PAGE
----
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Welsh language strategy approved for borough

29 Feb 2024 4 minute read
Ysgol Gwynllyw pupils.

Twm OwenLocal Democracy Reporter

A plan to boost the percentage of Welsh speakers in a Welsh borough by more than half in five years has been agreed.

Councillors in Gwent have been told part of the efforts to raise the number of Welsh speakers in Torfaen to 17 per cent by 2029 will include stressing to school pupils the Welsh language is a skill which can help them gain public sector jobs.

Despite Torfaen being home to Welsh medium secondary, Ysgol Gwynllyw in Pontypool, the number of Welsh speakers has dipped.

The school has also served pupils from Monmouthshire, Newport and Blaenau Gwent and has been converted to a 3-19 school with the borough’s fourth Welsh medium primary having opened at the school.


The 2021 Census showed there are 7,366 speakers in Torfaen which is 8.24 per cent of the population down on the 8,641, or 9.84 per cent, who said they could speak Welsh in the 2011 Census.

Torfaen Borough Council’s five year Welsh Language Strategy, which it is required to produce by the Welsh Government and to help reach the national target of one million Welsh speakers by 2050, notes the biggest drop has been in the numbers of Welsh speakers aged three to 16.

Alan Vernon-Jones, the council’s Welsh language officer, told the full council: “That is a significant drop despite our promotion of Welsh medium education and increasing numbers of that.

“It’s not just Torfaen, across Wales only two authorities have increased the number of Welsh speakers in the last 10 years, based on the 2021 Census.”

The strategy notes the fall may be because the Census doesn’t ask for levels of competence and “some assume that the Pandemic affected the results”.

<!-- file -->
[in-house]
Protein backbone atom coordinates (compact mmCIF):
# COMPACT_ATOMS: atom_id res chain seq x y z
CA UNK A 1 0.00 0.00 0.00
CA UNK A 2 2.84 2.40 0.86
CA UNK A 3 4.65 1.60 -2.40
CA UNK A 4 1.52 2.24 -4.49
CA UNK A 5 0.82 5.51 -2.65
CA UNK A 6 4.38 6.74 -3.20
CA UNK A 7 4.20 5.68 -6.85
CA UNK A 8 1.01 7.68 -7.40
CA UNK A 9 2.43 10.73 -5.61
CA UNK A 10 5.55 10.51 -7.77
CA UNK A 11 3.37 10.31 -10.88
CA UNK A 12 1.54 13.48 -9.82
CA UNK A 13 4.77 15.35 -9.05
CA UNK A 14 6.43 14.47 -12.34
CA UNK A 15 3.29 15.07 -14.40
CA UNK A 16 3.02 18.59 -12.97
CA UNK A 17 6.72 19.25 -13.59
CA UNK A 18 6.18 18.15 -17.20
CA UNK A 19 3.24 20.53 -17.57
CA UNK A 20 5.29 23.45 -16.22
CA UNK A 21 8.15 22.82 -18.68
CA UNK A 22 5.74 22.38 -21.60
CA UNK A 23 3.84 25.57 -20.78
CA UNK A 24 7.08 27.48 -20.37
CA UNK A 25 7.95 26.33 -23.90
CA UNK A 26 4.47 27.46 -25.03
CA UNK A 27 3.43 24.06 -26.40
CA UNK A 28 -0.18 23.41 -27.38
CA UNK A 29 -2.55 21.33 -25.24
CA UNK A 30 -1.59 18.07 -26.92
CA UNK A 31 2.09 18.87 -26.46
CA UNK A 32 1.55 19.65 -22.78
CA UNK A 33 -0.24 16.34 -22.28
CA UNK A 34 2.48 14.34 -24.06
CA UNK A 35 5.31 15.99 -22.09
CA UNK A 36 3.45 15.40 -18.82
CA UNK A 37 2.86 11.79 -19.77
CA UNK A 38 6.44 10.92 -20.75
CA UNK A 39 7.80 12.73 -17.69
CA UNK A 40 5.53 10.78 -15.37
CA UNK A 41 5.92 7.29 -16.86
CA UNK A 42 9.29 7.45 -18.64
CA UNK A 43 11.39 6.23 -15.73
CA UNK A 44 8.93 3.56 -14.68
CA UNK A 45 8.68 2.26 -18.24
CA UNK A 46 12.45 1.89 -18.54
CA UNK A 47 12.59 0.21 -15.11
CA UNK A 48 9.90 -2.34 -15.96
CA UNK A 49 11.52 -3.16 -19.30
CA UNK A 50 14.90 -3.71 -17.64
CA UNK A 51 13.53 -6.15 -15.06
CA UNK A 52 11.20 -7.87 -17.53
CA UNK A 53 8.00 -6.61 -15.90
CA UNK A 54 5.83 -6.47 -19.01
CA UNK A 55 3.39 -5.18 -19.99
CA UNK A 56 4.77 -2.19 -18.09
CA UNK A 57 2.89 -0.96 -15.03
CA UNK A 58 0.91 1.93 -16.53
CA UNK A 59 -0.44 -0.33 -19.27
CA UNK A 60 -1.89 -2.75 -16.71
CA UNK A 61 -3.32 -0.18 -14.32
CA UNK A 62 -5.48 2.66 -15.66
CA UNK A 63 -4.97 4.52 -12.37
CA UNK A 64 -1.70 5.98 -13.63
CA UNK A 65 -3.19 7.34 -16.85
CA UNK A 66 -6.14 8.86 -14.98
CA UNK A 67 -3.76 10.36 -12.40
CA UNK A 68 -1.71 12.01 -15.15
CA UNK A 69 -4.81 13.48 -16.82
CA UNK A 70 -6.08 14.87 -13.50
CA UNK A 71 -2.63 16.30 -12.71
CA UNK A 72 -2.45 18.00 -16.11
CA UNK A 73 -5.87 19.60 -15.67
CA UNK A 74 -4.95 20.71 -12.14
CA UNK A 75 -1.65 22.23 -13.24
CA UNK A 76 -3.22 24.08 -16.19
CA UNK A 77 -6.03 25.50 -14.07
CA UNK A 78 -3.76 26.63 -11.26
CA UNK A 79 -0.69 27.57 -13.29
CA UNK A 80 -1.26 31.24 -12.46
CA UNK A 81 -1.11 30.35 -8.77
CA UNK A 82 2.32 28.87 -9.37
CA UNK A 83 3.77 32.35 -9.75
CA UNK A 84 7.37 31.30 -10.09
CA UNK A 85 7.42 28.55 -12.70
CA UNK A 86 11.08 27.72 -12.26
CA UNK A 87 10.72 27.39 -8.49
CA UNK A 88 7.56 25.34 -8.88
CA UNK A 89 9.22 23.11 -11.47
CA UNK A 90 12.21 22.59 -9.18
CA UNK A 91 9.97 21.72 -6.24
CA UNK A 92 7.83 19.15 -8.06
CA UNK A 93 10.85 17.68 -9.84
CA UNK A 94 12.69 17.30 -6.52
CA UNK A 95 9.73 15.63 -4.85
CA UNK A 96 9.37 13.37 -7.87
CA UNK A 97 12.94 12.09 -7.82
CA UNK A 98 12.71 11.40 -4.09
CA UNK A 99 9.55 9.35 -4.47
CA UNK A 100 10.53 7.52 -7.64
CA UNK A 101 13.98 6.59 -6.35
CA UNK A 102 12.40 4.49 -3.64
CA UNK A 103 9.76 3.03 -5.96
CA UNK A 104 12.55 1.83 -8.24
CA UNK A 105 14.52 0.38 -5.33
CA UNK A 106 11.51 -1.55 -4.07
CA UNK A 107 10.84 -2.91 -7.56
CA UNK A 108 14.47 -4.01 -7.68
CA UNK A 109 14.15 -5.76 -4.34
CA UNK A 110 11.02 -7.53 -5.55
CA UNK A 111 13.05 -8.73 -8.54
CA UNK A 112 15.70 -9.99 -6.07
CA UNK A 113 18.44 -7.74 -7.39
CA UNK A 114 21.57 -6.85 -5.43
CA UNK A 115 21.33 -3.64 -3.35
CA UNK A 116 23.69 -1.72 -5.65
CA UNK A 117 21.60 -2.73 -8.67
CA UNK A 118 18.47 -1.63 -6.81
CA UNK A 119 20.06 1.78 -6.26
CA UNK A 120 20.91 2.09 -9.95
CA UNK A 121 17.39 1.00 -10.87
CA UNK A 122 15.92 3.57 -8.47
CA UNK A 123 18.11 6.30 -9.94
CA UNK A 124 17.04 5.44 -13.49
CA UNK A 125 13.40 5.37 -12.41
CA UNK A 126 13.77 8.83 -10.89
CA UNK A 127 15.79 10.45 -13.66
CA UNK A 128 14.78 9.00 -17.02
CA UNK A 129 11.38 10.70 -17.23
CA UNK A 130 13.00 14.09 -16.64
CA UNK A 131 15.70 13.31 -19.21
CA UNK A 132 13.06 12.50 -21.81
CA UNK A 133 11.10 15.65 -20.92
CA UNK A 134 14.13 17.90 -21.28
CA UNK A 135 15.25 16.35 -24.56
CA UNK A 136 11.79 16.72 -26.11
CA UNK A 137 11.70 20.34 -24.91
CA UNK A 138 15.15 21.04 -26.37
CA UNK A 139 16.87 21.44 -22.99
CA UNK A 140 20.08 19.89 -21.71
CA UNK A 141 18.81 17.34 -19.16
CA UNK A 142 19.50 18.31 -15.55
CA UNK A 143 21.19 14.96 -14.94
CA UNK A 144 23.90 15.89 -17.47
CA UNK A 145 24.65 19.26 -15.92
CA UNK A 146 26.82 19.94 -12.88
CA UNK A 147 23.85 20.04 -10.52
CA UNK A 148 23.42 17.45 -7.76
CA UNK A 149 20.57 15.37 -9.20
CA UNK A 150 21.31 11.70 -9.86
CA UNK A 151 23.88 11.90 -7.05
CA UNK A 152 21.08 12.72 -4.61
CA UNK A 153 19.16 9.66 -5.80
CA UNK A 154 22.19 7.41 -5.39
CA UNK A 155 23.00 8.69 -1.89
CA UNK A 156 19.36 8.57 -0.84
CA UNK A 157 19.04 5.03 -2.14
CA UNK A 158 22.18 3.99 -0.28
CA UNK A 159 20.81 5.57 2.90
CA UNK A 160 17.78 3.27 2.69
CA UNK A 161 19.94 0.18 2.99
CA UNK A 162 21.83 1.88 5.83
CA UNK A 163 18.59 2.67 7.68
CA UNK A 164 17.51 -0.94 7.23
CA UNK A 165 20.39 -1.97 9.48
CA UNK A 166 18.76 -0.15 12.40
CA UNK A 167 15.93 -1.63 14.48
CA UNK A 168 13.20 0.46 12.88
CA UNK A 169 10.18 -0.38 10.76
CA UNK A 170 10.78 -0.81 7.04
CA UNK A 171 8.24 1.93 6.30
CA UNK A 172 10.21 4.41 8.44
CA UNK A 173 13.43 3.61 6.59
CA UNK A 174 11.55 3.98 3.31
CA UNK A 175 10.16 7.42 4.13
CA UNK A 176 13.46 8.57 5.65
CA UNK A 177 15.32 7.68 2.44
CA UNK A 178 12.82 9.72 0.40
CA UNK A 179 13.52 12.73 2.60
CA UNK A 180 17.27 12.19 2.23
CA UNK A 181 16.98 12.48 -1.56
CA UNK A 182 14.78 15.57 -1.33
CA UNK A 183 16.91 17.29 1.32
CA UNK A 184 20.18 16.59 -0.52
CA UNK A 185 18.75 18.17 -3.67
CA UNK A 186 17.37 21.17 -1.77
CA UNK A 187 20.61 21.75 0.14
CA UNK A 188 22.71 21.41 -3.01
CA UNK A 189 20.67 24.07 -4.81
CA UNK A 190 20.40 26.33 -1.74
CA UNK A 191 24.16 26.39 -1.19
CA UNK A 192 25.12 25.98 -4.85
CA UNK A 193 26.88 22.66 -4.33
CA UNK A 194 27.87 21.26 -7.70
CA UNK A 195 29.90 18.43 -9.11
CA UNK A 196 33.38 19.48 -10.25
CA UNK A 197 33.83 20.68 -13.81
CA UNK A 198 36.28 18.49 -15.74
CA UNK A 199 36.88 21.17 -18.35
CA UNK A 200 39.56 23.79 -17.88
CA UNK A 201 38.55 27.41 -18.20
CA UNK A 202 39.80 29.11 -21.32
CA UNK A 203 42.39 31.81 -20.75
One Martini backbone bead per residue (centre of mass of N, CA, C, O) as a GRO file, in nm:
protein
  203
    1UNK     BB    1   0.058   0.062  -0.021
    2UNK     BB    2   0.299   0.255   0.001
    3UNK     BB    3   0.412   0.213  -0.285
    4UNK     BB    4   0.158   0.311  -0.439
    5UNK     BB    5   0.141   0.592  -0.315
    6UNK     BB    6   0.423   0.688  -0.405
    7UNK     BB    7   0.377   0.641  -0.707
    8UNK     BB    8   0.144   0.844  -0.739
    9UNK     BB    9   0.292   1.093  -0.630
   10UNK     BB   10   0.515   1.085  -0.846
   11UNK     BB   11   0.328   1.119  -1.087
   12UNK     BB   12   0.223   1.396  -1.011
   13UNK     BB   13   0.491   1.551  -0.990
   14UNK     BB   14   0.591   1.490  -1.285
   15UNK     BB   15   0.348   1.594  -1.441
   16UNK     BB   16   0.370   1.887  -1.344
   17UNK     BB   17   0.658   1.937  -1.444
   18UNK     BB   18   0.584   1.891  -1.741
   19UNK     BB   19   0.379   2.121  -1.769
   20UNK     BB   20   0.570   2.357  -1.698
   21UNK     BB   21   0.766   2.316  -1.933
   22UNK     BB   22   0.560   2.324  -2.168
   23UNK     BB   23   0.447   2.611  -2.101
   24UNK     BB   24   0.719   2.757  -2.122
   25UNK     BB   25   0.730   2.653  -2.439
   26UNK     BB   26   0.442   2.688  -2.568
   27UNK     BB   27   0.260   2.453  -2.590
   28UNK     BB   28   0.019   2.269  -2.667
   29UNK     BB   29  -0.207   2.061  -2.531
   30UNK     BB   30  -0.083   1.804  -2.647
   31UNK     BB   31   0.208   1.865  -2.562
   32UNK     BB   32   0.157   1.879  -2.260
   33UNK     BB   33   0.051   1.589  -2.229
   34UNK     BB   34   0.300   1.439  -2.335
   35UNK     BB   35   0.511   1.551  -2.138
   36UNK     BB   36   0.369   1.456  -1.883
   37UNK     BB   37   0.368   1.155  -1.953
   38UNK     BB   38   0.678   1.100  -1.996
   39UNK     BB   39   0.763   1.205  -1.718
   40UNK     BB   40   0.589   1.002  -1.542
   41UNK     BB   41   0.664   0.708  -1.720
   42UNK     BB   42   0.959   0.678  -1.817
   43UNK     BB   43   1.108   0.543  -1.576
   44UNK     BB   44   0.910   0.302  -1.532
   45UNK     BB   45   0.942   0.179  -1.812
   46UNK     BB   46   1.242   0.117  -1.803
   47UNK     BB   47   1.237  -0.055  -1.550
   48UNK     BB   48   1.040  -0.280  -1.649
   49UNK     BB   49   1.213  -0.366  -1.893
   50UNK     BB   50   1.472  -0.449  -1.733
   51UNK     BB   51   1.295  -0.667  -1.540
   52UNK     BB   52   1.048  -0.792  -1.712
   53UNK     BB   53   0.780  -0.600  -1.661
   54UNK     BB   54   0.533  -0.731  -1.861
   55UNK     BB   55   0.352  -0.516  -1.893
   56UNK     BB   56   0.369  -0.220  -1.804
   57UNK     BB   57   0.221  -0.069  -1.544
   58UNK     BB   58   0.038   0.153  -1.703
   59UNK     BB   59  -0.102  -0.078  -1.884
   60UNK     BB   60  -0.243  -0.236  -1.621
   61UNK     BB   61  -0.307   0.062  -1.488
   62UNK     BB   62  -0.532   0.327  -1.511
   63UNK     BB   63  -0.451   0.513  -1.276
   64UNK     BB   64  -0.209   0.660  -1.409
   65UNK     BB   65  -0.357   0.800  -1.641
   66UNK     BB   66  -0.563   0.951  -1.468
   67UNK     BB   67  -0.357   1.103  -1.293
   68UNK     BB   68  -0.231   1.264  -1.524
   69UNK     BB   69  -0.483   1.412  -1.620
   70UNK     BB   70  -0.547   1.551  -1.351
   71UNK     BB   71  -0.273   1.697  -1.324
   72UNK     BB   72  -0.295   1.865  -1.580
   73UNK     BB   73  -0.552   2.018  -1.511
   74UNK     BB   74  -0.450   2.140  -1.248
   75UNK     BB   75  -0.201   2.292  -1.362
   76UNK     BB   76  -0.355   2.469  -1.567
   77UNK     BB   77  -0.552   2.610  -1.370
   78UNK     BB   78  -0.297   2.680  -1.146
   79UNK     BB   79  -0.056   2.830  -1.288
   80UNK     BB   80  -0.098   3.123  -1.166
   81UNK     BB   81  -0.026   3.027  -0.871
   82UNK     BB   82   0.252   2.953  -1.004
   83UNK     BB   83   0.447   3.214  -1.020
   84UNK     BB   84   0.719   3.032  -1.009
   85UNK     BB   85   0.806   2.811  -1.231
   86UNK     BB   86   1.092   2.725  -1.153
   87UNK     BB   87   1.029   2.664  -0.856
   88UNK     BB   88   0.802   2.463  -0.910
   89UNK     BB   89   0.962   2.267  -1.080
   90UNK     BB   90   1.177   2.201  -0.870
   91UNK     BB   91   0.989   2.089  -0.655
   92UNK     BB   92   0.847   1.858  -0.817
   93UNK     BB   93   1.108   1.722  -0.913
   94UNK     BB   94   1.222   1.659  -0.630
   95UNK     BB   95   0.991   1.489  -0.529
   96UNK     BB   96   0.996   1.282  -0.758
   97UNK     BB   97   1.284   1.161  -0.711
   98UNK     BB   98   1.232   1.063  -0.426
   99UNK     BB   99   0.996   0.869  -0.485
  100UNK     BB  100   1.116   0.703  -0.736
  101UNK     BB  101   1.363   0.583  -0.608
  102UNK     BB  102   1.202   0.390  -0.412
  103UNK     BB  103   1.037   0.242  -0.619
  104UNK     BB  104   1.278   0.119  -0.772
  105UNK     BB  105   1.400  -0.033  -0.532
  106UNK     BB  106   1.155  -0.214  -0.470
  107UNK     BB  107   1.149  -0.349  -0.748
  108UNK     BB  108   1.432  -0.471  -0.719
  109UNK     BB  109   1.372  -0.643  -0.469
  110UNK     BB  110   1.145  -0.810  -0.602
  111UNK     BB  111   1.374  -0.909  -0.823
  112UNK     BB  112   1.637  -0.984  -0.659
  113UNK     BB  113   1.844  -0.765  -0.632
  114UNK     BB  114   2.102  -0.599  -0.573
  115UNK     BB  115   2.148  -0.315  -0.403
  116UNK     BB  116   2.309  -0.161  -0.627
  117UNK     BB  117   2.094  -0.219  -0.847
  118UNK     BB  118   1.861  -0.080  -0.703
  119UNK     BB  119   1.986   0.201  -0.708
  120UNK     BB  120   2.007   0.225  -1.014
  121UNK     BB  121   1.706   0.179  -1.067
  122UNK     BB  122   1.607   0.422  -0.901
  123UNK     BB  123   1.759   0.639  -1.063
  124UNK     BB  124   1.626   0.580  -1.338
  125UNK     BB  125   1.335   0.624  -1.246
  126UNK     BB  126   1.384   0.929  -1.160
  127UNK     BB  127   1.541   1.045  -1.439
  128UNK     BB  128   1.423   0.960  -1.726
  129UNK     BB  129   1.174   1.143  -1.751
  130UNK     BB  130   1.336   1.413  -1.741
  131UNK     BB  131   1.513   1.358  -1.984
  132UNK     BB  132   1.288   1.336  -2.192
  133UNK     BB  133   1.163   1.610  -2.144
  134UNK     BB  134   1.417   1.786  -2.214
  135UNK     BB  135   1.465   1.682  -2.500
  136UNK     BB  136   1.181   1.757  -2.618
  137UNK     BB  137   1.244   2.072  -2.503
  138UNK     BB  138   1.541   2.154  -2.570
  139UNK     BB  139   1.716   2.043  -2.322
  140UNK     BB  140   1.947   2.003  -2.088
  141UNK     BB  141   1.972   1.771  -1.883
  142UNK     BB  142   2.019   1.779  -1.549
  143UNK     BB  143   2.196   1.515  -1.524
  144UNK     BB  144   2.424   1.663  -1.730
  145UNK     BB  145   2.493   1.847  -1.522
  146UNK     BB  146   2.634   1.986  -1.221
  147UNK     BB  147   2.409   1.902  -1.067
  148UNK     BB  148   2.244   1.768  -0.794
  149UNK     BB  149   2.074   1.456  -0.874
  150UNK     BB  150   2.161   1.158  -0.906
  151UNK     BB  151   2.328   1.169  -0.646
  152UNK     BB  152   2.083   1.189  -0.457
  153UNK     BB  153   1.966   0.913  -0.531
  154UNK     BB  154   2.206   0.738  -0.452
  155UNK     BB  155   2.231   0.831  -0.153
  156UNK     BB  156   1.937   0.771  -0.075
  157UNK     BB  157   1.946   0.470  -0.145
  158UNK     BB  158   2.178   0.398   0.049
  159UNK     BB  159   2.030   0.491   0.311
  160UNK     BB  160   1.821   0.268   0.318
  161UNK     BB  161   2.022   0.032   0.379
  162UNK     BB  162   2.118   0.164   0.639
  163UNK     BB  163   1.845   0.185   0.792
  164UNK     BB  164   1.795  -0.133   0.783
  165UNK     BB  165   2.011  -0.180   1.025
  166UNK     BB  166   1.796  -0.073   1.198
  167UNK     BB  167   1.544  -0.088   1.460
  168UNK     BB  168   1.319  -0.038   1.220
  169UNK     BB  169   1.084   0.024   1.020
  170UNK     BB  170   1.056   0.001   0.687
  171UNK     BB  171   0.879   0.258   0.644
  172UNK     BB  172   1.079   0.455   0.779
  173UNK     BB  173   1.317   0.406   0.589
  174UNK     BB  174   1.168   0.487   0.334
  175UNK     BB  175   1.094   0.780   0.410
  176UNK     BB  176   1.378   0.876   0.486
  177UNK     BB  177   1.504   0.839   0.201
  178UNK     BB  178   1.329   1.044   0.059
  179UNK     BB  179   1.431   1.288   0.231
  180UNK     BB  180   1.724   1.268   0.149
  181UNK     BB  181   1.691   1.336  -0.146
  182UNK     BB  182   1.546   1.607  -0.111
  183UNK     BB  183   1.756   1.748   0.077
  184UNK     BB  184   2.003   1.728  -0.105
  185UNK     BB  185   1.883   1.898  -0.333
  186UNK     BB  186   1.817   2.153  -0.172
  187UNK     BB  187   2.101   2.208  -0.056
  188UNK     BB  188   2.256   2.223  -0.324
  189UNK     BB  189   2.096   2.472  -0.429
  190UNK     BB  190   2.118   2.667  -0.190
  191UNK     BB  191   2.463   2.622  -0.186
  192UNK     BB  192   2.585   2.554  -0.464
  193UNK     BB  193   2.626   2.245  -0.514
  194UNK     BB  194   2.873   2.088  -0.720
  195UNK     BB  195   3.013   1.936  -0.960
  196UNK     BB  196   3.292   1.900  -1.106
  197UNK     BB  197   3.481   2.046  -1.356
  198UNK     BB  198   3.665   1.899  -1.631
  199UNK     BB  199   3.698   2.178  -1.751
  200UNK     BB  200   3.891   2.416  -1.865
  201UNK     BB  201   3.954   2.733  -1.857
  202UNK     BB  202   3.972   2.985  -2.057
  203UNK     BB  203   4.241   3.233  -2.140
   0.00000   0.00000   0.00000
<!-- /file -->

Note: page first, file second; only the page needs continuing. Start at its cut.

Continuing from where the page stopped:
Council leader Anthony Hunt said the expansion of Ysgol Gwynllyw to a three to 19 school was building more links with the community including the provision of Meithrin nursery but wanted to know how Welsh speakers were supported to use the language after education.

The Labour councillor said: “When children leave Welsh medium education and go back to families where there necessarily aren’t great Welsh skills in the household how do we give them the opportunity to use Welsh in their lives?”

Mr Veron-Jones said: “We have to embed in them their Welsh language skill is a skill. It is a ticket, if you like, to better themselves and have more opportunities within the public sector.”

He also said the council works with Menter Iaith, the Welsh language promotion agency, to support English speaking parents putting their children through Welsh medium schools and also on community events so the council’s staff can practice their Welsh on a “casual basis”.


Cllr Hunt noted the percentage of council staff who can speak Welsh had risen from just 0.51 per cent – which was only 15 individuals – in 2017 to 14 per cent, or 251 people, in 2021.

Cllr Rose Seabourne welcomed that council job application forms no longer ask “do you speak Welsh” with applicants able to state their ability on a ranking scale instead.

The Labour member said: “Lots of people don’t want to say they speak Welsh if they’re not fluent, but what level you are at is a good question on our application forms.”

The strategy has been drawn up in consultation with Welsh language groups and aims to ensure the council’s policies support the use of Welsh, that it focuses on education to boost the number of speakers and there are opportunities for community use and the council has a workforce that can provide services in the language.

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